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Democratic Party chief hopes Biden lays out plan to represent all Americans

Alicia Andrews, Oklahoma Democratic Party chair, is shown in this file photo from August near the Black Wall Street mural on Greenwood Avenue in Tulsa.  [Chris Landsberger/The Oklahoman]
Alicia Andrews, Oklahoma Democratic Party chair, is shown in this file photo from August near the Black Wall Street mural on Greenwood Avenue in Tulsa. [Chris Landsberger/The Oklahoman]

Oklahoma Democratic Party chair Alicia Andrews said Tuesday that she’s hoping President-elect Joe Biden lays out a plan in his inaugural address to represent the entire country and that all Americans are receptive to the message.

“After the most recent four years of us having a president who had no intent of representing the entire country, I am hoping that (Biden) is very clear in his intent and specific in his intent to represent all of America, not just those who support him … because we can’t do it with just those of us on one side,” said Andrews, of Tulsa.

“I’m hoping that he leans heavily into that and then talks about economic recovery — COVID and economic recovery.”

Andrews had to cancel her plans to attend Wednesday’s inauguration ceremony.

“COVID plus insurrection equals stay at home,” she said. None of the other Oklahoma members of the Democratic National Committee will attend, she said.

At least four members of Oklahoma’s seven-person congressional delegation will be there, including Sens. Jim Inhofe and James Lankford, both Republicans. Reps. Tom Cole, R-Moore, and Kevin Hern, R-Tulsa, also plan to attend. Rep. Stephanie Bice, R-Oklahoma City, will not attend. Spokespersons for Rep. Frank Lucas, R-Cheyenne, and Rep. Markwayne Mullin, R-Westville, did not respond to queries about attendance.

As Trump served his final full day in office, a new poll in Oklahoma showed a majority of registered voters still view him favorably, while slightly more than one-third view Biden favorably.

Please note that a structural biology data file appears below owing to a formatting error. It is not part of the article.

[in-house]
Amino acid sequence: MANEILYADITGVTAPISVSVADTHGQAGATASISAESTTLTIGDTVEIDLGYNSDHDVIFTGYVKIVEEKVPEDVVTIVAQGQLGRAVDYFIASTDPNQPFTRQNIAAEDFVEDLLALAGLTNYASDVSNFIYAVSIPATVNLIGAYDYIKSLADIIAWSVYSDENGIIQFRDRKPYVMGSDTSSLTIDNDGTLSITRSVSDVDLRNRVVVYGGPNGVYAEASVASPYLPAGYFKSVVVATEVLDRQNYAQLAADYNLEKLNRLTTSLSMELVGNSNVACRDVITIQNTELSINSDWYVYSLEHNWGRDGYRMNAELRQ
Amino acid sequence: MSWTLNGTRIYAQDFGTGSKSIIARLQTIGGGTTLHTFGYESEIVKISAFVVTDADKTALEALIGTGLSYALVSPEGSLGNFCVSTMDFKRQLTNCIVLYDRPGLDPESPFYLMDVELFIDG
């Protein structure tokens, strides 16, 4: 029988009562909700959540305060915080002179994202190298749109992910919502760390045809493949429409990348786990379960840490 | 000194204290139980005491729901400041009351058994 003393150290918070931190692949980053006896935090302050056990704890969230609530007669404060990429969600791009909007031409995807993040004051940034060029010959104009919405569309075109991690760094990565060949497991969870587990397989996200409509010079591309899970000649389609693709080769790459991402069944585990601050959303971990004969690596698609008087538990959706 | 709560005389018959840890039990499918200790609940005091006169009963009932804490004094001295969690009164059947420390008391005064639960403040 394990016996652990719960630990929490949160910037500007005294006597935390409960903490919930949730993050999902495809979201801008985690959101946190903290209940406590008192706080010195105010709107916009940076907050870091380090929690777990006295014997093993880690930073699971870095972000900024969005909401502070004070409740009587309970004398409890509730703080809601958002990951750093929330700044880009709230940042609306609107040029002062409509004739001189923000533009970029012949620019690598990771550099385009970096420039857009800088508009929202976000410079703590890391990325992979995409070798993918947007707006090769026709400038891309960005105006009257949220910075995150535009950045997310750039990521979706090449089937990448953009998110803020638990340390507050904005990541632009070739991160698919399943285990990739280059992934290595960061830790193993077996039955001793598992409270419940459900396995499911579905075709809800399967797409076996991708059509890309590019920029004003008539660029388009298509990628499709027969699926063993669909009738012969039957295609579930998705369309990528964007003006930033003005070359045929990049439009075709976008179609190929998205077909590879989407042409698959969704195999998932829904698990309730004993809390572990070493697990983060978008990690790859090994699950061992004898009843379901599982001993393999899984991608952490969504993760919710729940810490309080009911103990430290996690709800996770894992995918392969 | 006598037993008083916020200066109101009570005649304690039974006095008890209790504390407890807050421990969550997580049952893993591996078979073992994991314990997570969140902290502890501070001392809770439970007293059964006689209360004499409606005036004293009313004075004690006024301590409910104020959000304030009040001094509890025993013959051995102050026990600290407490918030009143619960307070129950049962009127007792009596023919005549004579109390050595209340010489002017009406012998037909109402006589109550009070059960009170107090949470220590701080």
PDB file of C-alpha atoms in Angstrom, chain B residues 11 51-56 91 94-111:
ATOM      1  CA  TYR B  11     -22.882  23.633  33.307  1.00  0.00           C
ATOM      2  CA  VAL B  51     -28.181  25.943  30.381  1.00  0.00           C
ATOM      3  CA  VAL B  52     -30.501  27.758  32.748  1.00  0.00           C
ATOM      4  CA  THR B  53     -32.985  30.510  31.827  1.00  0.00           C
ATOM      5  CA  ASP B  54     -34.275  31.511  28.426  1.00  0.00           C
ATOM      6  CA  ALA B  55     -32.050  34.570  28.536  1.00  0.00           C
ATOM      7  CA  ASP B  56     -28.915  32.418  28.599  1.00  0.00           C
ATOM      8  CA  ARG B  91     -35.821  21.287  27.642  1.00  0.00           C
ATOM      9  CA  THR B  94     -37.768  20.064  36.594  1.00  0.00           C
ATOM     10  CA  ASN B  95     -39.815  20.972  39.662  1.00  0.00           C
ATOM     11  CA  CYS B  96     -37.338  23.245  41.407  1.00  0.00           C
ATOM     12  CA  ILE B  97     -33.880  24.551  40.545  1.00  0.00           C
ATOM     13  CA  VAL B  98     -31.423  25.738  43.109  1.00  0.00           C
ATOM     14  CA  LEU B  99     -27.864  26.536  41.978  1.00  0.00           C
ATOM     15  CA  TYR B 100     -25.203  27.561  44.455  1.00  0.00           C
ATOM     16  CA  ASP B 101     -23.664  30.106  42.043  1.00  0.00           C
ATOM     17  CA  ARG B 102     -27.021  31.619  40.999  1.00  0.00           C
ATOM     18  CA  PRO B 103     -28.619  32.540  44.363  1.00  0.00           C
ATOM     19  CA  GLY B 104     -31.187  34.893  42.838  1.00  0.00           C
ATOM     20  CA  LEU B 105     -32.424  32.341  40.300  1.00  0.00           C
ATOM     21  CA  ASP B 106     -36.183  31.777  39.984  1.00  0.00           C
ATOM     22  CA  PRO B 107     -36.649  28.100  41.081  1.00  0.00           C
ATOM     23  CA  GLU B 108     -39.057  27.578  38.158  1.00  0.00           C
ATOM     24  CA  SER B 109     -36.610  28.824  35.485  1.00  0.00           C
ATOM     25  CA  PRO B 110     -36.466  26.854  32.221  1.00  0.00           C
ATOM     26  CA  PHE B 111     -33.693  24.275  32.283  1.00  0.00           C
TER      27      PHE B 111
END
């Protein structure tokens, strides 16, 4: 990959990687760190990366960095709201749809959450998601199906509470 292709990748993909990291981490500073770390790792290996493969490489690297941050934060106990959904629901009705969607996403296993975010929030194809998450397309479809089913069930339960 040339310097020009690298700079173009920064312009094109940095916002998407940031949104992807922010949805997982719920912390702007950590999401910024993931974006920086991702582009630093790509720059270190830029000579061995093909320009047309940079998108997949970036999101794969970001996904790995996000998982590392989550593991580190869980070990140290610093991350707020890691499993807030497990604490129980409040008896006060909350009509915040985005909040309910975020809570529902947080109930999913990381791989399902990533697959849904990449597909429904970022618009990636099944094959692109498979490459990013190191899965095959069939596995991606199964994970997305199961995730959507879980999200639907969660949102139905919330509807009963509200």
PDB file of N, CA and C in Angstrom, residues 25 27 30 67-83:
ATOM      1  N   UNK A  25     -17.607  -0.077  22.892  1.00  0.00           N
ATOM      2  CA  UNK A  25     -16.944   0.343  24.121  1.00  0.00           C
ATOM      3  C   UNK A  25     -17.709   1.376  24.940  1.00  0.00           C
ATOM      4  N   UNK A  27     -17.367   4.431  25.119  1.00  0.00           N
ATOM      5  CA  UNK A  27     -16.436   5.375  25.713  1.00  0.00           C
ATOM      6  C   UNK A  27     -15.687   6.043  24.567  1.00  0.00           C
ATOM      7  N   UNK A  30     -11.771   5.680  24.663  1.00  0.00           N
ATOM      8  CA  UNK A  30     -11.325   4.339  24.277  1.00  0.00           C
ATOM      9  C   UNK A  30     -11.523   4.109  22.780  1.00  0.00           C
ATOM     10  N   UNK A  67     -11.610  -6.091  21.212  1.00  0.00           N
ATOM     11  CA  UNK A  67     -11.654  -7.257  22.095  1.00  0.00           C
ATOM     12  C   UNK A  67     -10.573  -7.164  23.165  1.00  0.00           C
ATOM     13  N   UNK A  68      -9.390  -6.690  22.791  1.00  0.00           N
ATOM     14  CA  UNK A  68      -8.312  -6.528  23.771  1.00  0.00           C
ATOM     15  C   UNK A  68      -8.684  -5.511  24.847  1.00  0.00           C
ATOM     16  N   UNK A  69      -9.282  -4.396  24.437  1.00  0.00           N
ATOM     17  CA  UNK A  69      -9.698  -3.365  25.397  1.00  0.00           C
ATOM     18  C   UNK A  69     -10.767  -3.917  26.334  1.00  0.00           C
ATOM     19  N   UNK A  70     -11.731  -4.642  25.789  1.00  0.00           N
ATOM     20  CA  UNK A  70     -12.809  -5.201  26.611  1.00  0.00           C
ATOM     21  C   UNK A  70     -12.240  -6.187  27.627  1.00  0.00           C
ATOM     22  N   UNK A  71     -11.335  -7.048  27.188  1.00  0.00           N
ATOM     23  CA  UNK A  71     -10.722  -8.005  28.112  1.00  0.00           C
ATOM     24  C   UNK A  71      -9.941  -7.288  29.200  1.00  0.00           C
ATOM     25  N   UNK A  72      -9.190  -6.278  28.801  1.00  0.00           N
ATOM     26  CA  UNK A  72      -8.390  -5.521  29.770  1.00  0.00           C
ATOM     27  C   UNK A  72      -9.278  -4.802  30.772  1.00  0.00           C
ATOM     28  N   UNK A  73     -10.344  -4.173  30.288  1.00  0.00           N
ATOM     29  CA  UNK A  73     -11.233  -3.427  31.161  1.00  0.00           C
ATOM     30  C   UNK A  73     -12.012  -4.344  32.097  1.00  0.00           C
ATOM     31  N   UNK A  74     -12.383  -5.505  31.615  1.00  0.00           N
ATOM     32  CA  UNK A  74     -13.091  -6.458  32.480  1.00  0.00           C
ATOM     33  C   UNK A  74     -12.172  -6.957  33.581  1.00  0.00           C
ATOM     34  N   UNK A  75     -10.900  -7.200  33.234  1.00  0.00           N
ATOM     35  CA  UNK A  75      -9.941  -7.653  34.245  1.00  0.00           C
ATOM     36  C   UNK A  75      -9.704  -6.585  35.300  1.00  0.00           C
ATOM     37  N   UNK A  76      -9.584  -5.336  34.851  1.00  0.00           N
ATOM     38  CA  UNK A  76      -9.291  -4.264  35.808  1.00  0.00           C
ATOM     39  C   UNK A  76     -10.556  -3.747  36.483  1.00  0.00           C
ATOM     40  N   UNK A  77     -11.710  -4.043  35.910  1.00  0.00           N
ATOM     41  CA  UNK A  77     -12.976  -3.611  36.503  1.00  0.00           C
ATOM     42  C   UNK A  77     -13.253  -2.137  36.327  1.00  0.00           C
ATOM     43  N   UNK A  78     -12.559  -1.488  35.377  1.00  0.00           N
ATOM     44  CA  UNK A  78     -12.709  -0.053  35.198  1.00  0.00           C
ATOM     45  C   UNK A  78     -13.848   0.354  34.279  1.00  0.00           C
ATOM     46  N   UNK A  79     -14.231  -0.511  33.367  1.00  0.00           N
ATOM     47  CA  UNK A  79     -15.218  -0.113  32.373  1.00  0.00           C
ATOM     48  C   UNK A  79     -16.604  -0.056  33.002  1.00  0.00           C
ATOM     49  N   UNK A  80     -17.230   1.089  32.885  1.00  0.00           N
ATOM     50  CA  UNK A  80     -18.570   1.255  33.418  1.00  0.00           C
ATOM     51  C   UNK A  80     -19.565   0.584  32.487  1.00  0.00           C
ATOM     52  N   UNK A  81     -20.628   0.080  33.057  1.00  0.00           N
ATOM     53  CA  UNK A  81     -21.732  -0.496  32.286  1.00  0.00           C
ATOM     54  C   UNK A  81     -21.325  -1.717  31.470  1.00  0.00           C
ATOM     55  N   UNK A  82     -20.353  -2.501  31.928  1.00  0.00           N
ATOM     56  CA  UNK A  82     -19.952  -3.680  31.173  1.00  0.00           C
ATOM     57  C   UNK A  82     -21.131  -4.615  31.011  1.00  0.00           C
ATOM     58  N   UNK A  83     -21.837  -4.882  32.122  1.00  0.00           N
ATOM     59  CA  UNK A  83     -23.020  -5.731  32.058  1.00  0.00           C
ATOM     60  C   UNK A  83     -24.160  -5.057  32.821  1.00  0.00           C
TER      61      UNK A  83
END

According to the poll, 53% of registered Republicans want Trump to run again in four years, and 84% oppose his impeachment.

The Sooner Survey, by Cole, Hargrave, Snodgrass and Associates, was conducted Jan. 12-17 of 500 registered voters and has a margin of error of plus or minus 4.3%. Respondents participated in live phone calls and through a text-to-web system.

Though the survey was conducted after the riot at the U.S. Capitol on Jan. 6, 80% of Republicans still had a favorable view of Trump, while only 30% of Democrats did.

Pat McFerron, president of the firm, said approval for Trump and disapproval of Biden reflect the partisan divide present in the state throughout the 21st century.

“While many want to paint Oklahoma’s current dynamics as being Trump driven, that is simply not the case: It is partisan and ideological,” McFerron said. “Oklahomans remain conservative and as they see national political figures, they continue to identify with Republicans.”

After the insurrection at the U.S. Capitol, politicians have talked about healing and unity “out of expediency,” Andrews said.

“But even that spurs the conversation about the need for unity,” she said. “Additionally, the Republican Party had been completely taken over and the common-sense Republicans, the law-abiding Republicans, have just been kind of compartmentalizing the radicalized folks.

“This (insurrection) had to have shaken them out of the complacency … I do believe that January 6th was a wake-up call.”

The riot and subsequent focus on inauguration security may have meant less media attention to the historic moment of the first woman vice president being sworn in, though Andrews said she is still focused on it.

“Maybe because I’m an African American woman, and maybe because I’m a registered Democrat who’s very active, it’s not lost in my circles,” she said,

Andrews pointed to Harris’ speech, after the election, in which she said she would not be the last woman in the office “because every little girl watching tonight sees that this is a country of possibilities."

Said Andrews, “And before — maybe it was just all little white girls who thought they had an opportunity. But now, she represents women, she represents women of a certain age, she represents African American women, she represents women of Indian descent, she represents a lot.”

Chris Casteel

Chris Casteel began working for The Oklahoman's Norman bureau in 1982 while a student at the University of Oklahoma. Casteel covered the police beat, federal courts and the state Legislature in Oklahoma City. From 1990 through 2016, he was the... Read more ›

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